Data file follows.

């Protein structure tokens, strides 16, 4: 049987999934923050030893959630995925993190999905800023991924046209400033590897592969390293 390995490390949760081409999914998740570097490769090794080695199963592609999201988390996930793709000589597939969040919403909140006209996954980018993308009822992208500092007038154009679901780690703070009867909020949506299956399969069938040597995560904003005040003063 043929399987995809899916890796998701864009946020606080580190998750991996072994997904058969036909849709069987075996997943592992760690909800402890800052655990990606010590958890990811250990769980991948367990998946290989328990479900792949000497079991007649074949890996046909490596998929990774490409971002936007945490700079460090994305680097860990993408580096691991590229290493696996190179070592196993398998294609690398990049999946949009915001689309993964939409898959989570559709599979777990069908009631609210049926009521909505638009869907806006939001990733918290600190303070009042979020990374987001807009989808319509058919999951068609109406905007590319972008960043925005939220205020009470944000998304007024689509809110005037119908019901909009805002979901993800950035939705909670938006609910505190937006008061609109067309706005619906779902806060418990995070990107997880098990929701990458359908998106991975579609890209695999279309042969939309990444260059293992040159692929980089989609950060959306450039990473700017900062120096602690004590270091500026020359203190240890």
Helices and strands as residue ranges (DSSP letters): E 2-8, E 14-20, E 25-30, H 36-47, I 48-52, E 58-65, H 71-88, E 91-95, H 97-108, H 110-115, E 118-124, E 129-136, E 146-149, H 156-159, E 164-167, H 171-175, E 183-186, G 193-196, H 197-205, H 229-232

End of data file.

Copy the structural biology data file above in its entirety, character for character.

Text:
């Protein structure tokens, strides 16, 4: 049987999934923050030893959630995925993190999905800023991924046209400033590897592969390293 390995490390949760081409999914998740570097490769090794080695199963592609999201988390996930793709000589597939969040919403909140006209996954980018993308009822992208500092007038154009679901780690703070009867909020949506299956399969069938040597995560904003005040003063 043929399987995809899916890796998701864009946020606080580190998750991996072994997904058969036909849709069987075996997943592992760690909800402890800052655990990606010590958890990811250990769980991948367990998946290989328990479900792949000497079991007649074949890996046909490596998929990774490409971002936007945490700079460090994305680097860990993408580096691991590229290493696996190179070592196993398998294609690398990049999946949009915001689309993964939409898959989570559709599979777990069908009631609210049926009521909505638009869907806006939001990733918290600190303070009042979020990374987001807009989808319509058919999951068609109406905007590319972008960043925005939220205020009470944000998304007024689509809110005037119908019901909009805002979901993800950035939705909670938006609910505190937006008061609109067309706005619906779902806060418990995070990107997880098990929701990458359908998106991975579609890209695999279309042969939309990444260059293992040159692929980089989609950060959306450039990473700017900062120096602690004590270091500026020359203190240890």
Helices and strands as residue ranges (DSSP letters): E 2-8, E 14-20, E 25-30, H 36-47, I 48-52, E 58-65, H 71-88, E 91-95, H 97-108, H 110-115, E 118-124, E 129-136, E 146-149, H 156-159, E 164-167, H 171-175, E 183-186, G 193-196, H 197-205, H 229-232